Funding co-production with the Common Room
Updated: May 2, 2020
Last night community activists and entrepreneurs from Leyton in East London, arrived at a community centre to pitch for a small grant. The night was hosted by Do IT Foundation and the Common Room as part of a pilot funding scheme to support locally developed initiatives looking for start up grants.
The projects ranged from a community lunch club to an intergenerational scheme tackling loneliness and isolation, from a pickle making social business to a denim up-cycling project.
Each project got to pitch their work to over 40 local residents, who quizzed them on the details of their work and how they will support the community, before casting their votes to select two to receive a grant of £250 each. The competition was fierce with each project leader giving a passionate account of their work but ultimately there could only be two winners.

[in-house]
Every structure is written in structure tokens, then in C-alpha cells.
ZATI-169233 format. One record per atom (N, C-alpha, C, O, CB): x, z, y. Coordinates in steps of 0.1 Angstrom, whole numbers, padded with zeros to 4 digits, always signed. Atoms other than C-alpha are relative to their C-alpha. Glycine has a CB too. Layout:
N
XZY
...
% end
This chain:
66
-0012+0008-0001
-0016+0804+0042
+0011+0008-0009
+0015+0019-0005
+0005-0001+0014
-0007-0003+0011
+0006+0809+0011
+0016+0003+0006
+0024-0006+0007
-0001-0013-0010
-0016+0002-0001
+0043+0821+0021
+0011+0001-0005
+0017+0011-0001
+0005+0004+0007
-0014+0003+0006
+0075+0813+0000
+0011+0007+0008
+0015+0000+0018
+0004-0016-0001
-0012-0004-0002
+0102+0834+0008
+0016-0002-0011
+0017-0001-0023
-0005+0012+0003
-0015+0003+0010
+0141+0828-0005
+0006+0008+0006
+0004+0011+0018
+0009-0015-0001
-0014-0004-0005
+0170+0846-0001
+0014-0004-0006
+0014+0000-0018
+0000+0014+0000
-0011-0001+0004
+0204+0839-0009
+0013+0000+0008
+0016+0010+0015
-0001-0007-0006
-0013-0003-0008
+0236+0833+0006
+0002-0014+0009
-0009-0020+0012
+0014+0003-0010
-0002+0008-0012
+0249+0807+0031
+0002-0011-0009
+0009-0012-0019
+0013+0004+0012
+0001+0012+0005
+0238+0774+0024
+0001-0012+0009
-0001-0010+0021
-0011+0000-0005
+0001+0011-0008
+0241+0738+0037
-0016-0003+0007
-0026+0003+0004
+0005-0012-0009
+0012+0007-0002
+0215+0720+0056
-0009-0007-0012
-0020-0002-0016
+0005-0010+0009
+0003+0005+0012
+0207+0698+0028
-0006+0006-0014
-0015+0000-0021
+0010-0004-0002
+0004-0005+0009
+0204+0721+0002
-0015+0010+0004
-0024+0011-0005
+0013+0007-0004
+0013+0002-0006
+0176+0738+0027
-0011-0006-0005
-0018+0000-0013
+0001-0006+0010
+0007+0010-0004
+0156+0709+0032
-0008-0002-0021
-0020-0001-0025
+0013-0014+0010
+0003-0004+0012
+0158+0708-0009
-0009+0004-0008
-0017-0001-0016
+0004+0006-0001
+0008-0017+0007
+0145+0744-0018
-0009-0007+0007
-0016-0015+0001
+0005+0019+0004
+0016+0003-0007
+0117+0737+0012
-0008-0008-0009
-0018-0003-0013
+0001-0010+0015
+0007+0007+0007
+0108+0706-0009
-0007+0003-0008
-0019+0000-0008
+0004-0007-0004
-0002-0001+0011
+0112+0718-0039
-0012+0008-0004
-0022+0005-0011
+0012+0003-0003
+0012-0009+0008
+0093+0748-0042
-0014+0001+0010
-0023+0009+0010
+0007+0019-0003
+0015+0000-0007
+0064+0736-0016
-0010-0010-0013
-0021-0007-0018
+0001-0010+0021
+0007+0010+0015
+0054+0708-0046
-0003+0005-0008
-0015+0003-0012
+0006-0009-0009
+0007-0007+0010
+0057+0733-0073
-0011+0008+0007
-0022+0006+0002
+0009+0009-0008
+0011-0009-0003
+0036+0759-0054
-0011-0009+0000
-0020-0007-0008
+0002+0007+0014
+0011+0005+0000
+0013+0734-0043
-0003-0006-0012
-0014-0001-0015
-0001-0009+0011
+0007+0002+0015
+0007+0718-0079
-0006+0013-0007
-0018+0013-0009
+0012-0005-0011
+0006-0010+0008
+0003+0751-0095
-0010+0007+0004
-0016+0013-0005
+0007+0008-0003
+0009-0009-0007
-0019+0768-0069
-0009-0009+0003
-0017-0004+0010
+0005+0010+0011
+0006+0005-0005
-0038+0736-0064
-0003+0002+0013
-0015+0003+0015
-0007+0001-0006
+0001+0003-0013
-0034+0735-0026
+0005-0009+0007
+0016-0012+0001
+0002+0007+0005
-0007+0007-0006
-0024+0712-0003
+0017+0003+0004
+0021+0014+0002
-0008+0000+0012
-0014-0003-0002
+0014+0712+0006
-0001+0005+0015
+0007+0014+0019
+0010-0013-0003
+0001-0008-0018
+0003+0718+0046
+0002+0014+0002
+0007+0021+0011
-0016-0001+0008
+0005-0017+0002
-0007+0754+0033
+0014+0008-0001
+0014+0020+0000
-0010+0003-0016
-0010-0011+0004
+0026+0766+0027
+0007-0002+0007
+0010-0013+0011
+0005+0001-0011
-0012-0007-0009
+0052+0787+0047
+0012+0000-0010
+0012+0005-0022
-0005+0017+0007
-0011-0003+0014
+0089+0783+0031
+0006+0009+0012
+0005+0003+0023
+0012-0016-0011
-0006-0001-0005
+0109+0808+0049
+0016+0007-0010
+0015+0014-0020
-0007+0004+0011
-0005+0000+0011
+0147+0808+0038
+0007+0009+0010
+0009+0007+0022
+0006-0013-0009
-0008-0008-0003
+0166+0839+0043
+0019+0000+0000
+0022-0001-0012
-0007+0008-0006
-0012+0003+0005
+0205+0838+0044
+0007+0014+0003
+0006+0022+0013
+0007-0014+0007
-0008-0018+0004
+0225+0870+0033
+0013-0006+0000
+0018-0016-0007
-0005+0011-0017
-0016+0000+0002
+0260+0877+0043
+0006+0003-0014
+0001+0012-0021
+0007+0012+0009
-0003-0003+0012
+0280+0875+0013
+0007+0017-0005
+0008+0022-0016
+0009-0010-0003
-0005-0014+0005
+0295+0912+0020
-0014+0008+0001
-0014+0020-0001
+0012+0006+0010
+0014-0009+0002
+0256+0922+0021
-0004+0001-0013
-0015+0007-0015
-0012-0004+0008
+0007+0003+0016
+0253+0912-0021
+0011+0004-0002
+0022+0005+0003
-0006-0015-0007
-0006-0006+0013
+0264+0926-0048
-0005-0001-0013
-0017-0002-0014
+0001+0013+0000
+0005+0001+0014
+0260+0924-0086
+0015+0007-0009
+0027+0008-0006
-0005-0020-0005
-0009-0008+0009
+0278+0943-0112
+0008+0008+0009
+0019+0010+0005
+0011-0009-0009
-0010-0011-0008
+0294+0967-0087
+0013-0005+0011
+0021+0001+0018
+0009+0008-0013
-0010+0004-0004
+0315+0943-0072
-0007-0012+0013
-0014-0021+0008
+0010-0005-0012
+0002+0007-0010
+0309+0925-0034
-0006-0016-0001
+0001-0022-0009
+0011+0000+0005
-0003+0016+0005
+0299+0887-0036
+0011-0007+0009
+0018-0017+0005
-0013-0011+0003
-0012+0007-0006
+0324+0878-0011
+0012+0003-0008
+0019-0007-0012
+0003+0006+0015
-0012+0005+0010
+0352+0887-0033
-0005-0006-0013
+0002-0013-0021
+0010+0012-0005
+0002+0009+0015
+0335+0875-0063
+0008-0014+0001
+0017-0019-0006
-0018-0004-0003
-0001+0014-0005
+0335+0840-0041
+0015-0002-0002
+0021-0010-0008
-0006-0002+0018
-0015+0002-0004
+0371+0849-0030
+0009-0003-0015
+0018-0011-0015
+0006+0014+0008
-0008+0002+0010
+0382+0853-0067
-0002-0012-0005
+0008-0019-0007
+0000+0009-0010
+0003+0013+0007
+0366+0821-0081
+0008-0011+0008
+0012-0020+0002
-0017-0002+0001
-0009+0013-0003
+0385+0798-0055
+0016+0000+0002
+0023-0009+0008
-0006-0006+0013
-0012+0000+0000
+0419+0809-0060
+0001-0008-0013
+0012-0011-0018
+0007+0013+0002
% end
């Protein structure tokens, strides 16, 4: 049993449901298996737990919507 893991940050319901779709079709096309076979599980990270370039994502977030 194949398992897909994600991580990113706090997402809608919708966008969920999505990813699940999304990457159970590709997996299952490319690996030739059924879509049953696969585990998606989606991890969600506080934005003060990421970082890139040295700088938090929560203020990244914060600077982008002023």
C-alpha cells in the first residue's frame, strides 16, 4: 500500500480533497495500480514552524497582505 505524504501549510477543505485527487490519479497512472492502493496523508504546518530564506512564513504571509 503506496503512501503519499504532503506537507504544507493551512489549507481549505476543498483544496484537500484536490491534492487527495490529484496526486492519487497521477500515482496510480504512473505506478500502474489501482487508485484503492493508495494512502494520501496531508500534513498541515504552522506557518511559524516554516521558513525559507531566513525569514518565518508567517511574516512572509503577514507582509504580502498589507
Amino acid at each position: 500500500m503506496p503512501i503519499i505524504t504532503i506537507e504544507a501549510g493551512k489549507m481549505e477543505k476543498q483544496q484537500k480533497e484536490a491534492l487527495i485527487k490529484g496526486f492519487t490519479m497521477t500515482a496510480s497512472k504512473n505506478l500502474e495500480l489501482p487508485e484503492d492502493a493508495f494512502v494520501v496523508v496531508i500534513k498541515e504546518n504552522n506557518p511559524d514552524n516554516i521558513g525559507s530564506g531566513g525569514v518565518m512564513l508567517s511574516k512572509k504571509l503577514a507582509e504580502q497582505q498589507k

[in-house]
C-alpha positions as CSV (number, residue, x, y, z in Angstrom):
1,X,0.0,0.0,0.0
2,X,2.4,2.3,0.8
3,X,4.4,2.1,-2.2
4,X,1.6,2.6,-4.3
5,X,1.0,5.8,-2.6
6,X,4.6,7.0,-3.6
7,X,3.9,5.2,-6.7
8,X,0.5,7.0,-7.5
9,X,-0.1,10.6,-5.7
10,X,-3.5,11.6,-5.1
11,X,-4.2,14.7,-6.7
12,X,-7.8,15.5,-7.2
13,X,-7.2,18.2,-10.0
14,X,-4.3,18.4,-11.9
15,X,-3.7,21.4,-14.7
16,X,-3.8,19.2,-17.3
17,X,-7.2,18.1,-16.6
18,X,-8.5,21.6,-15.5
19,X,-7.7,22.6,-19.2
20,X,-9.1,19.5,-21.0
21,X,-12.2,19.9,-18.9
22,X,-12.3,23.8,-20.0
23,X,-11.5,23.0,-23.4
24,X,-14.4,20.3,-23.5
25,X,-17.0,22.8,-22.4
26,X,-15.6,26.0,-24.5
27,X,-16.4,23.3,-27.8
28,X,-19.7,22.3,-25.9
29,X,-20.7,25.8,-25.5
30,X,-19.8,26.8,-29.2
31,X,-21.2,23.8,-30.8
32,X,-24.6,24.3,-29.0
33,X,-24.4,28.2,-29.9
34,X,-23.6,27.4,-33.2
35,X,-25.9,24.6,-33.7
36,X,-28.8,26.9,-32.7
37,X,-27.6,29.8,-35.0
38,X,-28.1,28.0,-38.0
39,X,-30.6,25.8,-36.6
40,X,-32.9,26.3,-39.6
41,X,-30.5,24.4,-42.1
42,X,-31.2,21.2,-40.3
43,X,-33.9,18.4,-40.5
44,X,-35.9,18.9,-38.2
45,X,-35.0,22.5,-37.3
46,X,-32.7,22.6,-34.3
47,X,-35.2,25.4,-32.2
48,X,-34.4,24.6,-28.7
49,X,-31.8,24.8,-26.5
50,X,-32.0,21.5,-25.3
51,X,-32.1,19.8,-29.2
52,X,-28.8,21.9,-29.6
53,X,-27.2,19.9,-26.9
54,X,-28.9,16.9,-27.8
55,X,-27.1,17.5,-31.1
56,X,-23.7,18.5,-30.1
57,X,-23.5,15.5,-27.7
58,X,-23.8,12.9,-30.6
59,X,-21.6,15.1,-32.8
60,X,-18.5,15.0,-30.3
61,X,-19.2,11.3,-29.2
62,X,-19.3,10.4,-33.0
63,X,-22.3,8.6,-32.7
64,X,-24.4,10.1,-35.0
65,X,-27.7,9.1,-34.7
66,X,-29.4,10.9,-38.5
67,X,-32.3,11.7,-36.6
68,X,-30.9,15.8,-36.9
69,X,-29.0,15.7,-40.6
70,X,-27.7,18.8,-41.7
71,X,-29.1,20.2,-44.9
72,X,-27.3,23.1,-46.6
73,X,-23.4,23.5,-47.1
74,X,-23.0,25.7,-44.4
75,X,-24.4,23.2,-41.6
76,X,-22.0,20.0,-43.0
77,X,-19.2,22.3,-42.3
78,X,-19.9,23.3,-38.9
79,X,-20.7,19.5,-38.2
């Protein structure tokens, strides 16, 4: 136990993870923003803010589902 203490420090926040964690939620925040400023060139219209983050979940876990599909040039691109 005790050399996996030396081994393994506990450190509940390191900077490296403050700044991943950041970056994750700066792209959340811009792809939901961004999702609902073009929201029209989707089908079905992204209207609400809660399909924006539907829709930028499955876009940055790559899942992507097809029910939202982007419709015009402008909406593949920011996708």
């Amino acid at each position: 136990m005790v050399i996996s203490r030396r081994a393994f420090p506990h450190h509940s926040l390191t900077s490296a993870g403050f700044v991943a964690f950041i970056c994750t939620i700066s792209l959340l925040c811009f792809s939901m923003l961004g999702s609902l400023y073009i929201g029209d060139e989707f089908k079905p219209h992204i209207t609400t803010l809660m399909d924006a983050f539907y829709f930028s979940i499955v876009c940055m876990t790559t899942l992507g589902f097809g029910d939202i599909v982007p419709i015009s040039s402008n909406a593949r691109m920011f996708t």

Irene Pulga won with "Nana used to say...", an intergenerational art project about younger people curating things from conversations with their elders that they think are worth recording and carrying on as a tradition or legacy: it could be a recipe, a wise story, a natural health remedy...anything!
And Lanka Gunaratne won with her "Community Lunch" idea, where donated food that would otherwise find its way into landfill can be collected, cooked and served to members of the community most in need of a healthy meal.
The initiative was part of Do IT Foundation's small grants pilots, exploring opportunities to make it easier to fund small organisations. Working with the Common Room social enterprise, the Foundation was able to support local individuals that were in the process of developing or piloting their ideas, and ensure that their work was addressing a local need as supported by the people that voted for them.
Do IT Foundation Founder Jamie Ward-Smith said,
"This was a fantastic event. Every one of the ideas was backable and I'm glad it wasn't up to me to have to make the final decisions! Having local residents both scrutinise and decide on the funded projects should really help them to succeed with community backing."